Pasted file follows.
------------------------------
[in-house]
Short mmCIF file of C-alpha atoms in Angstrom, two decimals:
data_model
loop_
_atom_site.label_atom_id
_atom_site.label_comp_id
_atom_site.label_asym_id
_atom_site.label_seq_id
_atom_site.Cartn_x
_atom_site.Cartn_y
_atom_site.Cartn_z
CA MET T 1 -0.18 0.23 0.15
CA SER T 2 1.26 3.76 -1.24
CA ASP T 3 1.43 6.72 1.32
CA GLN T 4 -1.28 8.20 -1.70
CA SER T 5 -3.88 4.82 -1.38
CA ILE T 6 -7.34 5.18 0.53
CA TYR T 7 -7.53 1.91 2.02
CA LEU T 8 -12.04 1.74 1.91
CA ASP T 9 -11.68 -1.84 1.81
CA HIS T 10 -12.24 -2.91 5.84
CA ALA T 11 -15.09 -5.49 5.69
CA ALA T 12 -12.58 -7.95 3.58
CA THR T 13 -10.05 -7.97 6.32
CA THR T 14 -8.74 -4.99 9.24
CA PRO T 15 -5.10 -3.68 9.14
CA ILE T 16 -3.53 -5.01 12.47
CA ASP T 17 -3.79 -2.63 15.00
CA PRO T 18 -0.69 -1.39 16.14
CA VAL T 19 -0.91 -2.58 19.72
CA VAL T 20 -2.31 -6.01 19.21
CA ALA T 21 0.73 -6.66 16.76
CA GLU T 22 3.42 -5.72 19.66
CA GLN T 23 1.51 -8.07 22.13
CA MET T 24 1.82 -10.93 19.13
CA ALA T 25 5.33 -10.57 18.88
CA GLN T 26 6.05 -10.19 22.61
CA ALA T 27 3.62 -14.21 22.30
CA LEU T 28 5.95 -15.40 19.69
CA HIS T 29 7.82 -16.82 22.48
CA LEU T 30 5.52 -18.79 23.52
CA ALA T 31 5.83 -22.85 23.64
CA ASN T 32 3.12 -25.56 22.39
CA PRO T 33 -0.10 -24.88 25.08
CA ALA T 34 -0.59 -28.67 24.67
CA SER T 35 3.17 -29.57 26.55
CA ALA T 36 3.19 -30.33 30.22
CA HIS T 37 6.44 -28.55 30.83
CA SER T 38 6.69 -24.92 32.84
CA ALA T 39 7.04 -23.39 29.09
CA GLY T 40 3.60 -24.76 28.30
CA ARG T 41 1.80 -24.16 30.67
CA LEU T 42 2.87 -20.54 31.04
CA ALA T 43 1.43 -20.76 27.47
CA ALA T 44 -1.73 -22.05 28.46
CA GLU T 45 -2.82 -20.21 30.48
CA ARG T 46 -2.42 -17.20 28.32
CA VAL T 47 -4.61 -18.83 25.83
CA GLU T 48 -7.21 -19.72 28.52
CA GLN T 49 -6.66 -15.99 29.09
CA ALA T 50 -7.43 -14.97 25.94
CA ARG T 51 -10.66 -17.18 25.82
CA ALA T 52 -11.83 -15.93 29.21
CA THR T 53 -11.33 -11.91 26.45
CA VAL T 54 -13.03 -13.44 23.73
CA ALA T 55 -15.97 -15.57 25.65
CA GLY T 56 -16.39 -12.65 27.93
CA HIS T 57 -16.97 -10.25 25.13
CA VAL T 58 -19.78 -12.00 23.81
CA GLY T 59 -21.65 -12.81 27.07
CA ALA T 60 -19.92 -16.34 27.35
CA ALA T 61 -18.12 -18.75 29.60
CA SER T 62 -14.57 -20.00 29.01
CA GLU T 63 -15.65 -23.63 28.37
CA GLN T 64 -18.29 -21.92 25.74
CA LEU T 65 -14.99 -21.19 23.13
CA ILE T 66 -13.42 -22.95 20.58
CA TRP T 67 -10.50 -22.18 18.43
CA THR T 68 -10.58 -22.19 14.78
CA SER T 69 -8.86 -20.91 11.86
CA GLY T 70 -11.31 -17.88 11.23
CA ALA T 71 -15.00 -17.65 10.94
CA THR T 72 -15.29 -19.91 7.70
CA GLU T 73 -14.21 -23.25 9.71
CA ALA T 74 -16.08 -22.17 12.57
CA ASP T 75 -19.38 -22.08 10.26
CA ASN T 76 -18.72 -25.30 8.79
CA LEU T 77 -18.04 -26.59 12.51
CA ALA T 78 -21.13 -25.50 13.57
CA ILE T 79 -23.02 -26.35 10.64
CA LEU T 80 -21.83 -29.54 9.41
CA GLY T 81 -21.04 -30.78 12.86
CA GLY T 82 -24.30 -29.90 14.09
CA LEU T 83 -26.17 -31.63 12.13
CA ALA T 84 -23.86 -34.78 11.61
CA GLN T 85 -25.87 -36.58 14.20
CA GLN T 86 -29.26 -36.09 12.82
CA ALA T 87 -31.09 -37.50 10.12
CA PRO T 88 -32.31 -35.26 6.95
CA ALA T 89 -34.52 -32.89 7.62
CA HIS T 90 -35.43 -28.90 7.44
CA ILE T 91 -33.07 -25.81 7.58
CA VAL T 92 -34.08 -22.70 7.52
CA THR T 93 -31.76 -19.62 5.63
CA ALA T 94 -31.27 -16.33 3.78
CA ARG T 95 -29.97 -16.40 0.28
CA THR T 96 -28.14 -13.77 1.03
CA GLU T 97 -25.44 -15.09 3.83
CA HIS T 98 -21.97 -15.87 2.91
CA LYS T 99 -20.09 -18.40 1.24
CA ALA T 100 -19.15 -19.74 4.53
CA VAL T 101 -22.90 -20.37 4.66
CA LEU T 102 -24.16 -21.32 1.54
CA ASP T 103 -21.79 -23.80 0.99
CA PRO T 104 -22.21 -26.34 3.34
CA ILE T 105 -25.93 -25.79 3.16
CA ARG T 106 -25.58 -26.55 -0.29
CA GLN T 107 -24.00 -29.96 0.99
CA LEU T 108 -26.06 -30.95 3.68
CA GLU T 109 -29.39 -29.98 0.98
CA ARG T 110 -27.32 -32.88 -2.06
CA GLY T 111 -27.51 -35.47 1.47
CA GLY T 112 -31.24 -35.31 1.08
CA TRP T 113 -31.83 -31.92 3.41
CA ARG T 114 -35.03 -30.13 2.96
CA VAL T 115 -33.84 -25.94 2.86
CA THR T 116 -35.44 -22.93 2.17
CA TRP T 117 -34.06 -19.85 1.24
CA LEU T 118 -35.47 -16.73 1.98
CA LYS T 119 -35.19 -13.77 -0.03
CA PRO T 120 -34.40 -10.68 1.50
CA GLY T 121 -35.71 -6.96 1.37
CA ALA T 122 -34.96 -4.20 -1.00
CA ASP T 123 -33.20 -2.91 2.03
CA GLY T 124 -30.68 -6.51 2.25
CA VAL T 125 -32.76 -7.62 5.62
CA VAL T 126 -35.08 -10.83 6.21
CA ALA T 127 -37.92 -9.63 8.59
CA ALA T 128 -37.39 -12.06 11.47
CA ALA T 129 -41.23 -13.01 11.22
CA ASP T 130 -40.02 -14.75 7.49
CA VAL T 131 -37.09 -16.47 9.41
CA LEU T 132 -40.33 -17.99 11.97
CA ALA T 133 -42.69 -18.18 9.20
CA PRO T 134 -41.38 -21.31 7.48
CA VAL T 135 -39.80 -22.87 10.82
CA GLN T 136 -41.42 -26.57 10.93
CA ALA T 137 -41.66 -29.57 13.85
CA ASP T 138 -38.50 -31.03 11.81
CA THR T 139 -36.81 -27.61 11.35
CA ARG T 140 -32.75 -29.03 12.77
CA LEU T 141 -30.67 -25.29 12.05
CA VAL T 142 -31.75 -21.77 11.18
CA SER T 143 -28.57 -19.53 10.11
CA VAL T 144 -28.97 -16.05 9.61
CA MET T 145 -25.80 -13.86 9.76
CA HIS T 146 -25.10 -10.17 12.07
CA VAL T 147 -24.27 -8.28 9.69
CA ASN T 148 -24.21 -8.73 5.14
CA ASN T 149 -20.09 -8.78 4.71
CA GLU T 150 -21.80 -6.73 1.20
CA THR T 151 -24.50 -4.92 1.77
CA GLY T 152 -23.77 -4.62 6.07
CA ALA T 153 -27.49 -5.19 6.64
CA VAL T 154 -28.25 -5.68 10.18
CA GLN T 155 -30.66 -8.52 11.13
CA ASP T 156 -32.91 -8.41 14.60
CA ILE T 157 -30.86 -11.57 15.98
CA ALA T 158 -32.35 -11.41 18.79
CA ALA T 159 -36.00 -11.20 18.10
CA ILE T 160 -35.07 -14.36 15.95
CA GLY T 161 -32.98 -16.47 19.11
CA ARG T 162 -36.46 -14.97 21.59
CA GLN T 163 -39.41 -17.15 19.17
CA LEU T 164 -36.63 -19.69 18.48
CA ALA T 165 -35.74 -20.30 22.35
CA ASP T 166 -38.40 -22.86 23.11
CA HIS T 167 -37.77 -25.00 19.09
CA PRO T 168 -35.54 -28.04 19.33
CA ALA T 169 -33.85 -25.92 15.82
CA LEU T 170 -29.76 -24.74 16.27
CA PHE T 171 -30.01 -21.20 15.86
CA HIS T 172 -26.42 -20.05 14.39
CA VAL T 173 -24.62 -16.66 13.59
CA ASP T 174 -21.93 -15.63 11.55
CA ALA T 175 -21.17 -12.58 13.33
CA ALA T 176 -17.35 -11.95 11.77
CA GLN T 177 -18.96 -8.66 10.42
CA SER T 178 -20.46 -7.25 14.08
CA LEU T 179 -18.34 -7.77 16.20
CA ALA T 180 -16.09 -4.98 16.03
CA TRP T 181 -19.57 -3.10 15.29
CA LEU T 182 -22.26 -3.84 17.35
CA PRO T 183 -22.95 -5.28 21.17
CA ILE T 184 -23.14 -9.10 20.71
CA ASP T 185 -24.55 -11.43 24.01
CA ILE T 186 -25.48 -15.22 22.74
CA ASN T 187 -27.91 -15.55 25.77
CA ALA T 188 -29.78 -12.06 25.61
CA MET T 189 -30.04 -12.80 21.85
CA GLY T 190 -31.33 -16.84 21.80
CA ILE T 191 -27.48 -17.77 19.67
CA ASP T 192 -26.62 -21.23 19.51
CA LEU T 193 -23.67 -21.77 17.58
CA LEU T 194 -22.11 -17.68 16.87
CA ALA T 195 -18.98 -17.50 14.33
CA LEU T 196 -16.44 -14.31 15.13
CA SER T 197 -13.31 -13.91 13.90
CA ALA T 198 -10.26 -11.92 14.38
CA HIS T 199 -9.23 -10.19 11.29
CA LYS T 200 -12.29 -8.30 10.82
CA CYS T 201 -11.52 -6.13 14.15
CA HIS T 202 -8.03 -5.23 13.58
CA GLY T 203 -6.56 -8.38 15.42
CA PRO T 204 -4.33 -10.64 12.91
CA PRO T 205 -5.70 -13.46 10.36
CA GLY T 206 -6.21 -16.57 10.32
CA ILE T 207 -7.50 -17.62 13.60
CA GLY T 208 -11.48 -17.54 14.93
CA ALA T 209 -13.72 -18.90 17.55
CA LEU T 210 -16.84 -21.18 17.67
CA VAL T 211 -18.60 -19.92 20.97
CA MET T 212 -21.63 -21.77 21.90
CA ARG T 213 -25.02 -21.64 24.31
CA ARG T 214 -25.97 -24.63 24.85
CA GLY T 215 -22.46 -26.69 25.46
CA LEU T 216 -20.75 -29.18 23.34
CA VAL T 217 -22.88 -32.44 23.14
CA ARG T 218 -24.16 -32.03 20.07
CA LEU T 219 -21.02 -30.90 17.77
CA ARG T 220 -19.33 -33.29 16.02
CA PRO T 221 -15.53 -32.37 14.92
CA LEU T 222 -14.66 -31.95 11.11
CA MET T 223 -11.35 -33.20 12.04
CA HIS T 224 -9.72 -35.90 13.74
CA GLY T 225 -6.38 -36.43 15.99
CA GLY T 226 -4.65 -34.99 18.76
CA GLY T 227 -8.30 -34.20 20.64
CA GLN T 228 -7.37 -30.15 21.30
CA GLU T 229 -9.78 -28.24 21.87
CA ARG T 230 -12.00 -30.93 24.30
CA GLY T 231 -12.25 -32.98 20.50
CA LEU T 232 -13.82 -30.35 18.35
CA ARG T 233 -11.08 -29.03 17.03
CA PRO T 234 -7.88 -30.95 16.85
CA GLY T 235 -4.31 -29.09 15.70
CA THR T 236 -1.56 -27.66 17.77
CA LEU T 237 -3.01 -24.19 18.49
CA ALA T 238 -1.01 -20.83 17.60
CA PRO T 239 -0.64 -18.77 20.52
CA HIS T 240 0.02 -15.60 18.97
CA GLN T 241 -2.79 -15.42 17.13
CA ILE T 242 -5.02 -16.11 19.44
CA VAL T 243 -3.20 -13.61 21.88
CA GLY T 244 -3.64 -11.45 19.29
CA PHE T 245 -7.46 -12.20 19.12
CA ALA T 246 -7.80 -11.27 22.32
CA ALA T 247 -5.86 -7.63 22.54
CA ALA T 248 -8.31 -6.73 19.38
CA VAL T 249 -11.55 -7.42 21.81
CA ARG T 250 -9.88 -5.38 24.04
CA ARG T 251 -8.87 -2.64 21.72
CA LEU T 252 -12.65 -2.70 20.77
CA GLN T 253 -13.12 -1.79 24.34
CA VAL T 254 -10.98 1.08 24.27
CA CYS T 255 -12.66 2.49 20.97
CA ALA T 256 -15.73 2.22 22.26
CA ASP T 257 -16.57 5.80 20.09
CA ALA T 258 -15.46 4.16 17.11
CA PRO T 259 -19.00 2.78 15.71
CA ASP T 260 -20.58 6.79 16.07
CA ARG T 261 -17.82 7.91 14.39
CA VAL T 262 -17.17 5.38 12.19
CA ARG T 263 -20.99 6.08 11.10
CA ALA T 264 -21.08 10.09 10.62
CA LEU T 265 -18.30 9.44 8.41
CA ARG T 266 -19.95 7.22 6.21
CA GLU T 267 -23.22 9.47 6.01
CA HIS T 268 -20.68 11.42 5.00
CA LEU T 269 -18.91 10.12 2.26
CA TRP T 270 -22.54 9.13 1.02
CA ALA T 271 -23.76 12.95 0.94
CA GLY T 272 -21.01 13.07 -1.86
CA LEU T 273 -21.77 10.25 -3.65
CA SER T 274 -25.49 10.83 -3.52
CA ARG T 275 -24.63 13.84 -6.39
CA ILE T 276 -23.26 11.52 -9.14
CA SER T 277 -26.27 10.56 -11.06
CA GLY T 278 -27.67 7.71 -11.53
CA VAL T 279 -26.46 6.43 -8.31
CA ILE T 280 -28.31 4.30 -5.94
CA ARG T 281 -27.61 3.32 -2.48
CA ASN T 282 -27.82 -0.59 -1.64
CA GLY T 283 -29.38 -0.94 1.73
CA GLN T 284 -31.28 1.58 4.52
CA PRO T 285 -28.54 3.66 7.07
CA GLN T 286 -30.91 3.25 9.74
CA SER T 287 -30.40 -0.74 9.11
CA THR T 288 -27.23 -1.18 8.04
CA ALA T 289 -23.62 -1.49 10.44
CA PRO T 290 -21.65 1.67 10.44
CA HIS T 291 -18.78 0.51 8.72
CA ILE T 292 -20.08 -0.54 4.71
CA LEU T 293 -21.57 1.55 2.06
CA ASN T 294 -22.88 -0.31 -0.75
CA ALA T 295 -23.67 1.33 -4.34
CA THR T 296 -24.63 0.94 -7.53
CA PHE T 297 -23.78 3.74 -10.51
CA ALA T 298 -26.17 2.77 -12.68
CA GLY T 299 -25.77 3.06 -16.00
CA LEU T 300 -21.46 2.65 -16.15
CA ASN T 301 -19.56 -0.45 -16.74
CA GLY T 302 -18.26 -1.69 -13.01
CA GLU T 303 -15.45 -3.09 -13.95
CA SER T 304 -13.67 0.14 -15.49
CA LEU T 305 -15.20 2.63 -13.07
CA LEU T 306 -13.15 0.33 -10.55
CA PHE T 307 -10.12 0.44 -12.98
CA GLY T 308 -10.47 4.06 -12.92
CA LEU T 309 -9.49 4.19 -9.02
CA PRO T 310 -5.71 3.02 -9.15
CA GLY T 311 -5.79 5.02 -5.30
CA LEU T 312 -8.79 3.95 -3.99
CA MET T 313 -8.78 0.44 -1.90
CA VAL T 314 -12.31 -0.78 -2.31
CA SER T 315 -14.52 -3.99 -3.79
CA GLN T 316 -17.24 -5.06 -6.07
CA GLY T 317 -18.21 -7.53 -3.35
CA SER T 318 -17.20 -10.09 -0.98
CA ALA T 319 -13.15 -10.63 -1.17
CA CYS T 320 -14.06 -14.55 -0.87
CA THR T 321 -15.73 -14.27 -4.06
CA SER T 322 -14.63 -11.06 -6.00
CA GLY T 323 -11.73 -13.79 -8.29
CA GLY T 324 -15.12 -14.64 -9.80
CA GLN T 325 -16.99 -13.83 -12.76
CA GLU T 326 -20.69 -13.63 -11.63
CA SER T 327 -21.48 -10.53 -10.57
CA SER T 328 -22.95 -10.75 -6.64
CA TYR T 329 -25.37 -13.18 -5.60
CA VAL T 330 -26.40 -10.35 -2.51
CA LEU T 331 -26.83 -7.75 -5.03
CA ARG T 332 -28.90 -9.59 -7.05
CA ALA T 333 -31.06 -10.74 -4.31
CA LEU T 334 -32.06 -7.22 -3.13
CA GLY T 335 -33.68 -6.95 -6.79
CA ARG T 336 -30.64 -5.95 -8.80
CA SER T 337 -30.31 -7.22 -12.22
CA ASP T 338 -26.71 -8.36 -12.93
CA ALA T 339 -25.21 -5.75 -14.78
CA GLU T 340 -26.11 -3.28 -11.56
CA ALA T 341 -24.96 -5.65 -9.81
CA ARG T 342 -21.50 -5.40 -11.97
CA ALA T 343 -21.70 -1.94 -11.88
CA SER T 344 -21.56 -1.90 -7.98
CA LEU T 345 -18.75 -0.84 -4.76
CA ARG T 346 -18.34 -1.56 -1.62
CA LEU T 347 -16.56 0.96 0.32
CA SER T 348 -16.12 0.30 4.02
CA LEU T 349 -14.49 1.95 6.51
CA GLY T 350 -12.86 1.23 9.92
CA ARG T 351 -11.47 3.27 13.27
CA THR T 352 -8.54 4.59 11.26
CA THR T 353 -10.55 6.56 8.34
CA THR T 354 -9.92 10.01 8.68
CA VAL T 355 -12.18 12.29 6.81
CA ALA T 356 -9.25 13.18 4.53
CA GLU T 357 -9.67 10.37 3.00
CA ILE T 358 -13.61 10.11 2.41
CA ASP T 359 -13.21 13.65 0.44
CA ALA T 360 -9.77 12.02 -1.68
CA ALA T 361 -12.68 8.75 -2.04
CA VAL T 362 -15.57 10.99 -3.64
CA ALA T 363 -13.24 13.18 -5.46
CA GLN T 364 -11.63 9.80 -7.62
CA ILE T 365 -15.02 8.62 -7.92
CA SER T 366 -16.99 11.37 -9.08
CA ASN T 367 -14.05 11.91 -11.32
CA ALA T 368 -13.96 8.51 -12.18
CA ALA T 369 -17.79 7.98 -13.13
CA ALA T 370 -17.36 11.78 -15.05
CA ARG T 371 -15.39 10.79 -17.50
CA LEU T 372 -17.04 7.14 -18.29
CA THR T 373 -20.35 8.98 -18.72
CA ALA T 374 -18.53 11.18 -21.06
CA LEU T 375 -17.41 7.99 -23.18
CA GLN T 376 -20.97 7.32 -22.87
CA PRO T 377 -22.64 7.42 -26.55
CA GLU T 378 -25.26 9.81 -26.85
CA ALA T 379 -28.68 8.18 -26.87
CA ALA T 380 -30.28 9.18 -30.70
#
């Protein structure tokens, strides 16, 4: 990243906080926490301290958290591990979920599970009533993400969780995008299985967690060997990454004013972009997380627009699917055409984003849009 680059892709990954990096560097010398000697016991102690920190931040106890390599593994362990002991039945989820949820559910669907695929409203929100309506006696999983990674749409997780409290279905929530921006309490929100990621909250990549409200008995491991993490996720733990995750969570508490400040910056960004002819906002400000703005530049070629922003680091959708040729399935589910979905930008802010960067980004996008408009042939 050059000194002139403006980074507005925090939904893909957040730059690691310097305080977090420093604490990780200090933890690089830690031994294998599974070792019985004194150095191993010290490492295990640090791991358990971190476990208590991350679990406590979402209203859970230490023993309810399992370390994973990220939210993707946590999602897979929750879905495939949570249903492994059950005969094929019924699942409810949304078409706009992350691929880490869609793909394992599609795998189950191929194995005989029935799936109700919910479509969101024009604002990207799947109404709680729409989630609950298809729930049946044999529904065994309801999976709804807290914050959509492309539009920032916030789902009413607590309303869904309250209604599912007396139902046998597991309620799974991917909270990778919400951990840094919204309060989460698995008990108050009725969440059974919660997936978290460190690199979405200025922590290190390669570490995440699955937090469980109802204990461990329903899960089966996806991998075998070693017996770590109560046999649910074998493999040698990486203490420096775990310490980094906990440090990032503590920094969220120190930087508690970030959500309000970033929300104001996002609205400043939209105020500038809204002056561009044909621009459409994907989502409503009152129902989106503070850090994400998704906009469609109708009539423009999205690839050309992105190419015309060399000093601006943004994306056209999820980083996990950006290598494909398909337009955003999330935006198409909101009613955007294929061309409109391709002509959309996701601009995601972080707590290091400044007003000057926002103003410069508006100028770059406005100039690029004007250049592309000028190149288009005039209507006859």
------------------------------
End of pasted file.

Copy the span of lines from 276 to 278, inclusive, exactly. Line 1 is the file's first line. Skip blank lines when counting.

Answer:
CA LEU T 265 -18.30 9.44 8.41
CA ARG T 266 -19.95 7.22 6.21
CA GLU T 267 -23.22 9.47 6.01